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Press translations [Japan]. Political Series 0160, 1946-01-09.
Supreme Commander for The Allied Powers. Allied Translator and Interpreter Section.

translation-number: political-0678

call-number: DS801 .S85

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No. 678 Date: 9 Jan. 1946


ITEM 1 Discussion between BABA and HASEGAWA-Yomiuri Hochi-7 January 1946. Translator:[illegible]Y.
Full Translation:
BABA. "It was generally believed when the Land Reform Bill hade its first appearance that the agrarian class was a social class heavily exploited throughout the ages and accordingly weakened. However, conditions are much better now than they were half a year ago. Farmers have more money now, so much so that they can easily and light heartedly pay for goods with several hundred yen notes".
HASEGAWA: "The fact that farmers are rich is an evidence of social security. Social insecurity always springs from the formers, and this is true in JAPAN as in CHINA, for they are both agricultural countries. Farmer political parties do not become leftist nor rightest, which accounts for the prevalence of social security. But as witnessed in European history, the time will come in the near future when city dwellers will constitute the center of social unrest and disorder. In the modern history of Europe, revolutionary movements were initiated by city dwellers, therefore, they should be considered as urban riots and not peasants riots. We must seriously consider this tendency. Besides, the current farmers' security is in no way genuine, for it is the result of the satisfaction of their desire for a possibly unjustifiable right. If government officials continue to make table plans and satisfy themselves with such falsified conditions in farm villages, it would be impossible for us to be supplied with the rice ration of 3 go."
BABA. "Therefore, it will be appreciated if political parties, which are expected to extend into farming villages as a result of the forth coming Diet dissolution, establish measures for saving the country, including cities and towns, by uniting the farmers powers. There may be some farmers who are sneering at the city dwellers difficulties and while in ancient days the farmers rose in revolt, we now hope they rise and by their power save the Country."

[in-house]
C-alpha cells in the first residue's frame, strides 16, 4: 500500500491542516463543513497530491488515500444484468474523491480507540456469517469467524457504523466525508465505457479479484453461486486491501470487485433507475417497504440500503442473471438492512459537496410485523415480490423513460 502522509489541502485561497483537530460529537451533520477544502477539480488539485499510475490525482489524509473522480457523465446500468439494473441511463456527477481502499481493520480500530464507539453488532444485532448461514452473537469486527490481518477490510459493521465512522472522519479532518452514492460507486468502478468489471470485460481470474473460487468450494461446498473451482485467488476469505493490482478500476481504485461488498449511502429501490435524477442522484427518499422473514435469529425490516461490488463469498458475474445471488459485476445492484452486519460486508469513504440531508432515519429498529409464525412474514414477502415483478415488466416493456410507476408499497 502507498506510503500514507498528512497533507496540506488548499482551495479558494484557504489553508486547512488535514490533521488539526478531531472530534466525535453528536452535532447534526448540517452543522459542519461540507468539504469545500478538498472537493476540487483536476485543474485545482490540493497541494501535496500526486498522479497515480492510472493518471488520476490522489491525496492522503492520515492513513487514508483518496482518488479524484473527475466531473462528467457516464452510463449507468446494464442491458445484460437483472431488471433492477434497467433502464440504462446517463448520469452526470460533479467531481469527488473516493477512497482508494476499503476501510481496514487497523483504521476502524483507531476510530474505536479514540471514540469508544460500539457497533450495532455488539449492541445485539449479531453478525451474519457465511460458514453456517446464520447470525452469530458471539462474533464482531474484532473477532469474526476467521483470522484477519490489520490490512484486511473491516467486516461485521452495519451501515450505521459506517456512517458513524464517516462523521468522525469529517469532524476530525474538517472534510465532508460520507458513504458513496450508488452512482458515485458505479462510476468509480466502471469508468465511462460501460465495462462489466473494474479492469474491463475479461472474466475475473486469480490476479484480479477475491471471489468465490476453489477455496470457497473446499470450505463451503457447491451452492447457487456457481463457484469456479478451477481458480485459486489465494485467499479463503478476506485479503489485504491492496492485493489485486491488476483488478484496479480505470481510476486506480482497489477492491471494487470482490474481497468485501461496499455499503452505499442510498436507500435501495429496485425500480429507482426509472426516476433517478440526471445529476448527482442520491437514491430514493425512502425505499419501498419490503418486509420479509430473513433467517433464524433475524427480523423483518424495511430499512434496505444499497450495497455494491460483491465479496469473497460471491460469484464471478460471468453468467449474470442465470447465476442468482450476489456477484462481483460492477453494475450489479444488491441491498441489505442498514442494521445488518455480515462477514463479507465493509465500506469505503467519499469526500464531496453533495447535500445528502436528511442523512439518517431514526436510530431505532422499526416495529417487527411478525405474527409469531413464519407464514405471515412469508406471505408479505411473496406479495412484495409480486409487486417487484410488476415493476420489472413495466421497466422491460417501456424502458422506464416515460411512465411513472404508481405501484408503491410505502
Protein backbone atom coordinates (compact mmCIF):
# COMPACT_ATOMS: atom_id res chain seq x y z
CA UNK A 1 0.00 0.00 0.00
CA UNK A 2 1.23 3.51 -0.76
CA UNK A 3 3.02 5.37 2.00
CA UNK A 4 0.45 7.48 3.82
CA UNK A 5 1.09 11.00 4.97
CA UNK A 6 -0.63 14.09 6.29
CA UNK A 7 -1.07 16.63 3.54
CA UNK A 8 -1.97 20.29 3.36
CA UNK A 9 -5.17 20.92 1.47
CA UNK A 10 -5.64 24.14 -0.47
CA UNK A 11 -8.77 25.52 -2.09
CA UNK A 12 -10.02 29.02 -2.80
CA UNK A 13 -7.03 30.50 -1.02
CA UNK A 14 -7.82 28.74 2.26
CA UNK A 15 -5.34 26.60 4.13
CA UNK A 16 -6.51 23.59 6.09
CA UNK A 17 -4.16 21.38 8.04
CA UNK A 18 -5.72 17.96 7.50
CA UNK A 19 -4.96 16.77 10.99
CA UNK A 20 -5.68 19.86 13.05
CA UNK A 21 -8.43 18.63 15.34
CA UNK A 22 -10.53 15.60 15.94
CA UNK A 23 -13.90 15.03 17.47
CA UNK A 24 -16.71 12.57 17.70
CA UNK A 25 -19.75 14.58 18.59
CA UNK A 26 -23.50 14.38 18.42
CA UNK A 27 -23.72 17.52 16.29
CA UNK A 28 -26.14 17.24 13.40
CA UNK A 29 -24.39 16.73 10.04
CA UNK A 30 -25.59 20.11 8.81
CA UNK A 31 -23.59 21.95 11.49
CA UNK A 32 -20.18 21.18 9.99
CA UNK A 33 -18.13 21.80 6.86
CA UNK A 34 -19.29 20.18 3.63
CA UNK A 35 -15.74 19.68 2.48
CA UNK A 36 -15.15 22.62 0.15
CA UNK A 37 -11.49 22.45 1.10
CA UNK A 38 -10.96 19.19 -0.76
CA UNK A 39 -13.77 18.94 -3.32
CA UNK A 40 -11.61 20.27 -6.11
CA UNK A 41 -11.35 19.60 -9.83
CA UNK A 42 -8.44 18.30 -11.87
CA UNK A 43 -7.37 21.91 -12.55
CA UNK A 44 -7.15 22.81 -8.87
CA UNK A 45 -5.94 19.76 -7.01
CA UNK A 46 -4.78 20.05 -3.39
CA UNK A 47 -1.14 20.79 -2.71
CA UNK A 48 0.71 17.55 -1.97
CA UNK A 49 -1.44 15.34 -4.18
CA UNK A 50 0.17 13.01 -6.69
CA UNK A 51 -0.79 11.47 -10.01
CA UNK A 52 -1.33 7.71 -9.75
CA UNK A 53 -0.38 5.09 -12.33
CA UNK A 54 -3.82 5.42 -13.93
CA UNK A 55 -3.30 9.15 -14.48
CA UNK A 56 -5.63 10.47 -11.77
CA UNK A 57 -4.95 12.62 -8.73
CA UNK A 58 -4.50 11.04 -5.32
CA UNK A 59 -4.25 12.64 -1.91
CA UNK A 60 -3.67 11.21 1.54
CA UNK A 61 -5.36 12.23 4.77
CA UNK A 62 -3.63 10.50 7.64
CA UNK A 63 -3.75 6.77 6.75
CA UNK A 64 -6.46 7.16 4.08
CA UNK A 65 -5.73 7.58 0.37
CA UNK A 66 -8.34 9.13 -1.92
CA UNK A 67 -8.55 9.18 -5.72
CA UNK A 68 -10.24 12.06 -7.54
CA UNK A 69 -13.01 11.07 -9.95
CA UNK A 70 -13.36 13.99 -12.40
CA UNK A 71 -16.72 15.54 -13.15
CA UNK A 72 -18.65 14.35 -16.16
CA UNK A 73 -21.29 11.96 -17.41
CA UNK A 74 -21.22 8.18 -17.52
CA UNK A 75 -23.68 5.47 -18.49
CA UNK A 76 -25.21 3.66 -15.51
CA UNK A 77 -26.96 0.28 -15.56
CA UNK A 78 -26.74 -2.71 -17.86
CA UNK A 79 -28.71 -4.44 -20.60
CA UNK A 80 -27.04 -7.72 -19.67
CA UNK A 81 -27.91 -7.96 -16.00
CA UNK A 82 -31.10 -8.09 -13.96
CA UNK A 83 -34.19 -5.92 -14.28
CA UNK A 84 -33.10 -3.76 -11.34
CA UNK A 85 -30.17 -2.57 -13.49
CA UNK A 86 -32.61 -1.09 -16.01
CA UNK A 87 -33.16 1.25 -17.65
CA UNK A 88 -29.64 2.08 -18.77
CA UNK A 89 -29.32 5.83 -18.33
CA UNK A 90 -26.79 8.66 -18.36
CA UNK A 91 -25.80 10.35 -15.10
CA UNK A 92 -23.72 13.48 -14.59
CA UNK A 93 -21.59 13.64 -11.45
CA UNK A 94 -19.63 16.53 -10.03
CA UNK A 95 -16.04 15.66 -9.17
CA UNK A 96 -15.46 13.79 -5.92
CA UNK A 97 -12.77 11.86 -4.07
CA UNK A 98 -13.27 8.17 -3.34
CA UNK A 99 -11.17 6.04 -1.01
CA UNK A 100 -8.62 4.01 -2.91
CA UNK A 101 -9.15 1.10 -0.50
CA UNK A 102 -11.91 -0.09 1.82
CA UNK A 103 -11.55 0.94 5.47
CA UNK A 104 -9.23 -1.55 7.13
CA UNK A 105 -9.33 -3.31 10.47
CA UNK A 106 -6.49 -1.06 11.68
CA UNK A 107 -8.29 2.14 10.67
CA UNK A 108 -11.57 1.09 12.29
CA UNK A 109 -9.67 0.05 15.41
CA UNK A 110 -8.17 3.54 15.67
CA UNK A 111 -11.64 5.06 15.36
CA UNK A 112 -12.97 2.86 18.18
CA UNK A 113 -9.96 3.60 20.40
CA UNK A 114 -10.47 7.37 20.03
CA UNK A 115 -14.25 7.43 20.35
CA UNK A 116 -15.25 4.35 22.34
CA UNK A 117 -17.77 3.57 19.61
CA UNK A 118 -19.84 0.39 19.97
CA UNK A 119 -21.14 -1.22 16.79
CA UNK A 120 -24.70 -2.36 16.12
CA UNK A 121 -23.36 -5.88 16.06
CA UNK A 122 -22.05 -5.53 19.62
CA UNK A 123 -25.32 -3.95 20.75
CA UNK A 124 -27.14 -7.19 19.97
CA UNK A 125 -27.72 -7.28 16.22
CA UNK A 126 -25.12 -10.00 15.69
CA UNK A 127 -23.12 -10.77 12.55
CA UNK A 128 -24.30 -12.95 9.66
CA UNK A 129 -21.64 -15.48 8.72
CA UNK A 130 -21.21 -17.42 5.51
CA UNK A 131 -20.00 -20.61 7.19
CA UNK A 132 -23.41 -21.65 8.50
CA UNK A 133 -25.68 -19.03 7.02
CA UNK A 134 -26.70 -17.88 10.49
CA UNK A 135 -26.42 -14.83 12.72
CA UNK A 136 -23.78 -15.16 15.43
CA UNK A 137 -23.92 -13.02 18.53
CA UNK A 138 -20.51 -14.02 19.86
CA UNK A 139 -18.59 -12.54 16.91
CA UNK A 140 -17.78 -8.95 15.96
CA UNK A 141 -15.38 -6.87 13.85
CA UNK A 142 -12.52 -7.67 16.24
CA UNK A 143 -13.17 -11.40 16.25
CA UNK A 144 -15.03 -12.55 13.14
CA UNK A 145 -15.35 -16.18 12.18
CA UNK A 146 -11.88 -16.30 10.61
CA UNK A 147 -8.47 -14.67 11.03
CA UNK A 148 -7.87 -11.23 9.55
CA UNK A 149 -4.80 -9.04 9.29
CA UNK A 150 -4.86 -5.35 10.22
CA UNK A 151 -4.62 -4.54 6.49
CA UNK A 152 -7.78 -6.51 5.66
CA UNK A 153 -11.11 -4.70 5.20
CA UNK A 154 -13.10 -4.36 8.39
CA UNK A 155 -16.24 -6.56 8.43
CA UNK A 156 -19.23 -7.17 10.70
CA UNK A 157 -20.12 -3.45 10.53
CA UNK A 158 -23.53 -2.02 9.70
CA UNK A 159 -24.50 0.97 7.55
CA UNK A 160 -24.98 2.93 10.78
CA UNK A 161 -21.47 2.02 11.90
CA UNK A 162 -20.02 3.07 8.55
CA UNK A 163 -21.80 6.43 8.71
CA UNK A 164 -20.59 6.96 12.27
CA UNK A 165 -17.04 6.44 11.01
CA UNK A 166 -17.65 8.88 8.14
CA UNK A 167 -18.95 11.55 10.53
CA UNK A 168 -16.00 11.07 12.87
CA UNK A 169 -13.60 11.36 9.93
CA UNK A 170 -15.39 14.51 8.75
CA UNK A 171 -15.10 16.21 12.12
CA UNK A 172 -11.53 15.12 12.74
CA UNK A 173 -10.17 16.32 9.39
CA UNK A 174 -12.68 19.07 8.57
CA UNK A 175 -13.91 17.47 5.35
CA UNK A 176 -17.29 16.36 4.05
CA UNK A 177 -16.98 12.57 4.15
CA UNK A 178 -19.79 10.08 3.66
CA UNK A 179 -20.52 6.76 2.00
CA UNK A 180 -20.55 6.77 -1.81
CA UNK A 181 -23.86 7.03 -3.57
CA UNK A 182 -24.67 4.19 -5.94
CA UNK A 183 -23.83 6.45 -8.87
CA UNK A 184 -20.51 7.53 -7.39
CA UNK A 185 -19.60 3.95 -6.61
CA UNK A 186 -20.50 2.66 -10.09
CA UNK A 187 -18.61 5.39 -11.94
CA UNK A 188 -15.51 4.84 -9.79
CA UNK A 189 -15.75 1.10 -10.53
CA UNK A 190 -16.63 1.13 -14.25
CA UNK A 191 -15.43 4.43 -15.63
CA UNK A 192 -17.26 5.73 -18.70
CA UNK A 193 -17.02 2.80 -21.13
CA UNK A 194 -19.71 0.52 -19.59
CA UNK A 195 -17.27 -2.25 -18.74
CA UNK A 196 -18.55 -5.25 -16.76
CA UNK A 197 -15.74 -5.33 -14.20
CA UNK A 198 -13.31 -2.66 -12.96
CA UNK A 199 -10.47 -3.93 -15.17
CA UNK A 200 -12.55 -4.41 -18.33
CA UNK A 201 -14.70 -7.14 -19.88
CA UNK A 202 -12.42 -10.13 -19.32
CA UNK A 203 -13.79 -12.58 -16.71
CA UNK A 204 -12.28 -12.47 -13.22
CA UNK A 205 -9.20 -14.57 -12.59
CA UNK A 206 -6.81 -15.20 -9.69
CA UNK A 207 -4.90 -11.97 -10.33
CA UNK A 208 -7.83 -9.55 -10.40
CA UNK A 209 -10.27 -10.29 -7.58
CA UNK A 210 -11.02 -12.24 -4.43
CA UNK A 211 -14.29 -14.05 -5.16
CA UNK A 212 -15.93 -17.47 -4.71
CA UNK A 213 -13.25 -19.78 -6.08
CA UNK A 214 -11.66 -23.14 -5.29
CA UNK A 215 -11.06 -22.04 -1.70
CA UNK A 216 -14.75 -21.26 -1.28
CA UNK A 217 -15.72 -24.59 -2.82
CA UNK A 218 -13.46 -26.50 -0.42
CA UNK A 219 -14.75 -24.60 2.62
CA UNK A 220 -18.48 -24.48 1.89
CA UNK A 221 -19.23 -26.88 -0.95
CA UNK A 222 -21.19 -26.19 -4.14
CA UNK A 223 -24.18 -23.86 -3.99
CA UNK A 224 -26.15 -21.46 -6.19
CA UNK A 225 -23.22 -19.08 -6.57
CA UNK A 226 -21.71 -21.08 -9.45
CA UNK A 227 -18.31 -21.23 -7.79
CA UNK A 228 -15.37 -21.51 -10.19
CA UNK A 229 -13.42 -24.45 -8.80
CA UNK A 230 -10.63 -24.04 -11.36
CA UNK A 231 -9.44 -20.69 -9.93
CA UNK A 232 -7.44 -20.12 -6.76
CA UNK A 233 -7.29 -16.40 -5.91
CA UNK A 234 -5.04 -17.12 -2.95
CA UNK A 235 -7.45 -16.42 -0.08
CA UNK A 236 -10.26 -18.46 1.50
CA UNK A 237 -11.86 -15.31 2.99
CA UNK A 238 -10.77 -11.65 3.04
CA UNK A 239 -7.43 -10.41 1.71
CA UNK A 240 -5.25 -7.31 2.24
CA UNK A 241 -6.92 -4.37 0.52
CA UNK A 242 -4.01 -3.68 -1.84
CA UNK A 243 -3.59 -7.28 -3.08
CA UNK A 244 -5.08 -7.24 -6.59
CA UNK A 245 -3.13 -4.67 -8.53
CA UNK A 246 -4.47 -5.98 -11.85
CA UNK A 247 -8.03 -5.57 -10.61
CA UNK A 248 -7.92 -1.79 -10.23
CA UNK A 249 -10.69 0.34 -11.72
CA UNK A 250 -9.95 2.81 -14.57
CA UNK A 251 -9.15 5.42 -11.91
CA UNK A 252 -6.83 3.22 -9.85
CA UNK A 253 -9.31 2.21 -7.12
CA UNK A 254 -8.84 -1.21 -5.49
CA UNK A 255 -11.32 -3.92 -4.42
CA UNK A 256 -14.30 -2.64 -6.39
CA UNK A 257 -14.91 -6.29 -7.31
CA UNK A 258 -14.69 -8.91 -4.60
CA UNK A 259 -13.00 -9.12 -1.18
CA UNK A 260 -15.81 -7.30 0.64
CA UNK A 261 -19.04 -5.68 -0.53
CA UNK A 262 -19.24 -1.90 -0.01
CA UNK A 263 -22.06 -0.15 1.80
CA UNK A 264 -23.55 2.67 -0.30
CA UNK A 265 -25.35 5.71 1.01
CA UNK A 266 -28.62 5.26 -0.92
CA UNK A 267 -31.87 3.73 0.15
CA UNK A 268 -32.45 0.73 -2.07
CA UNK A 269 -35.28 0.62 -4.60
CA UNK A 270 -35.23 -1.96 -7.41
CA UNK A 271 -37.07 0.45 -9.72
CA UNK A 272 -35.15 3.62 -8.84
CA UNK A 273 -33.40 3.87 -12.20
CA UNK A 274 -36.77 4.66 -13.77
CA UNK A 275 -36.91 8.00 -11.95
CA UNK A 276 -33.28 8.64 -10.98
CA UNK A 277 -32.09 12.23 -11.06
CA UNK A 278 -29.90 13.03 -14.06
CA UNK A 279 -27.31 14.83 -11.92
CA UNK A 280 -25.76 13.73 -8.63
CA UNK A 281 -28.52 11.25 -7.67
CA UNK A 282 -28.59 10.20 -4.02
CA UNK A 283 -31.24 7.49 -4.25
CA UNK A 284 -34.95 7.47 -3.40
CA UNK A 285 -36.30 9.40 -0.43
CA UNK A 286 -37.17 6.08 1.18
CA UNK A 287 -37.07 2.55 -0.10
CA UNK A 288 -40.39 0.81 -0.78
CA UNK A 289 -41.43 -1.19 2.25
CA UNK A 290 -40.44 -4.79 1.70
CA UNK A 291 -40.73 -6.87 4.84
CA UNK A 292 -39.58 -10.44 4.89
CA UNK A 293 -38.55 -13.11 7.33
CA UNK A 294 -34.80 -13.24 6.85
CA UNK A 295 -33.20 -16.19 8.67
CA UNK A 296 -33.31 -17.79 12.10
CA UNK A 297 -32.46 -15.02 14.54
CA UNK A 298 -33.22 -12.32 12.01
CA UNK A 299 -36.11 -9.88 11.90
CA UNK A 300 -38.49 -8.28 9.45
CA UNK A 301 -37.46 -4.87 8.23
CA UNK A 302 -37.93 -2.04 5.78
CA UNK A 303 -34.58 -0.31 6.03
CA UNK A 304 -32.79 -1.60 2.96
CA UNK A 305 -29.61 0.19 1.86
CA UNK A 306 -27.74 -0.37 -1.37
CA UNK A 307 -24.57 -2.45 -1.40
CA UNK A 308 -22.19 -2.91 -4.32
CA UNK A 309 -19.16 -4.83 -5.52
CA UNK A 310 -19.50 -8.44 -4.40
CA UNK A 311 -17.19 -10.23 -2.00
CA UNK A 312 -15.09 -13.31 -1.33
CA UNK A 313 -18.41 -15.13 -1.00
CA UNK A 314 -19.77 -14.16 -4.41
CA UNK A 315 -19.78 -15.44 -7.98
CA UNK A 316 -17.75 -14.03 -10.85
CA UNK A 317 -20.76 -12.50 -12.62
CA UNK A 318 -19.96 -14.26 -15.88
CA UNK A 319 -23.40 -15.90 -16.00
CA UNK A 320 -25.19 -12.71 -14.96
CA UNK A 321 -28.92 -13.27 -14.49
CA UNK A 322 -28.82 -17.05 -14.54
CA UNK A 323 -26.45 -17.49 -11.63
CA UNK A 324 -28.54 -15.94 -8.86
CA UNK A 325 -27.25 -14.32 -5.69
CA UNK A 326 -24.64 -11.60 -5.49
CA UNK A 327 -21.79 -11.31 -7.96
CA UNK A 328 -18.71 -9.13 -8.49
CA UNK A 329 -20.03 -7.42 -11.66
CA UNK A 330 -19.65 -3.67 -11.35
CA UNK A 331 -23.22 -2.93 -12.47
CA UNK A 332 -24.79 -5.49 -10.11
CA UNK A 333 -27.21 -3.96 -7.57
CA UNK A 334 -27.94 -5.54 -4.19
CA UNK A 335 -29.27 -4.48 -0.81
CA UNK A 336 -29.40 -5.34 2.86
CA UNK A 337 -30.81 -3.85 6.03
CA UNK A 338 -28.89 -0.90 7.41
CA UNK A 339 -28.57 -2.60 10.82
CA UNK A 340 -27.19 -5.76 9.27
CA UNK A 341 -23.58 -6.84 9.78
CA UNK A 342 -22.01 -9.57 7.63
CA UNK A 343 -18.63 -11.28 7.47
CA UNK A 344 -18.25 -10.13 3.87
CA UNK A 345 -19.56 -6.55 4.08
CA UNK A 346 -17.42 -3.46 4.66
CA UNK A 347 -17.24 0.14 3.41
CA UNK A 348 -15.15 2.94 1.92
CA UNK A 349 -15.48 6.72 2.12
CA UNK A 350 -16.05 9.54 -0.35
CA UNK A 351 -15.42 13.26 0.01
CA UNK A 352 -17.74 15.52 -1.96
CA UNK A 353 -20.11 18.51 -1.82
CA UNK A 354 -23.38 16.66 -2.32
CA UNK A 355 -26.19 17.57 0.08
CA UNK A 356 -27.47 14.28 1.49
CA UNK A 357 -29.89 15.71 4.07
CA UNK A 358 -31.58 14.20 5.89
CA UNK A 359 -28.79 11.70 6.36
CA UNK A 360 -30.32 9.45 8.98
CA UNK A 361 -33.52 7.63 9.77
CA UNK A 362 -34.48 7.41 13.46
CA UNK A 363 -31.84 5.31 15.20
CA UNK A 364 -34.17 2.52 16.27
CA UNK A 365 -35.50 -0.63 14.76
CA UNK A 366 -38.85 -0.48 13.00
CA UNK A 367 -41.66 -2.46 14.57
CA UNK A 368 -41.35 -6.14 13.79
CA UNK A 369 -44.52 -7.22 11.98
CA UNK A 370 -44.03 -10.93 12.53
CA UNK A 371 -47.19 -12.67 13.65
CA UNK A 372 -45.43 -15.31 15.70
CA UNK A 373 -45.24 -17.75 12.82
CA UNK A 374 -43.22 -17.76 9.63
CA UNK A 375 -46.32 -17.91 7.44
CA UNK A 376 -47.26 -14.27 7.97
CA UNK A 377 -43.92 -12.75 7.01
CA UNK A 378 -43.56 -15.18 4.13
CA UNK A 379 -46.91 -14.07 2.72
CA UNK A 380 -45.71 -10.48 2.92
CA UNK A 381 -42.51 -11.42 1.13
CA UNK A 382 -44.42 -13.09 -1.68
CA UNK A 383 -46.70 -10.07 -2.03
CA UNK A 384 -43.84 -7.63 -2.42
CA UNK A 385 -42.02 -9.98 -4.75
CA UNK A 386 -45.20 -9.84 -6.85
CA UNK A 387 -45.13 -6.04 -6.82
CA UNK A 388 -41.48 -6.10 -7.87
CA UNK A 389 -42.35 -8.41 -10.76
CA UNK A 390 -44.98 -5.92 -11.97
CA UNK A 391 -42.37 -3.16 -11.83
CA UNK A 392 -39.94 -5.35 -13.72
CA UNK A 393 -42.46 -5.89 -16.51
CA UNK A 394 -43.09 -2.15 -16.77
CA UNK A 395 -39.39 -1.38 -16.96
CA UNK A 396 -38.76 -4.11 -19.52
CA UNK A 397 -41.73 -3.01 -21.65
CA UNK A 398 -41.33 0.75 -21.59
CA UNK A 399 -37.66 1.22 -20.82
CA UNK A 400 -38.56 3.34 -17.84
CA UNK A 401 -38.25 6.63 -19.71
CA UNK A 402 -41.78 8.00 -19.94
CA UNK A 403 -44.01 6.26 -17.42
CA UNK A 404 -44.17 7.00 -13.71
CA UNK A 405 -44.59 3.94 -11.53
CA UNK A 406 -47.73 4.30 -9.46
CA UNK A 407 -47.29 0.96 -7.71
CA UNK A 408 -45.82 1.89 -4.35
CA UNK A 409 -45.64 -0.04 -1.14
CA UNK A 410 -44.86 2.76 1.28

HASEGAWA. "If the farmers belong to a class which holds such an important position as to assume responsibility for the national life by reason of their maintaining Japanese economy, more precisely food economy, it will be quite natural from a democratic point of view that they should become possessors of political power. If they are placed in a responsible position, participating in politics, they cannot remain idle being satisfied only with their personal stability. However, what is the actual situation? The Government and people are still demanding that farmers be faithful and obediant as in former days. This is not good. If the agrarian class forms such an important part of the social struatun that they destroy country of unfaithful, they must take political power into themselves, instead of it being given. In Europe where bourgeois politics are now prevalent, a so-called modern bourgeois has come to occupy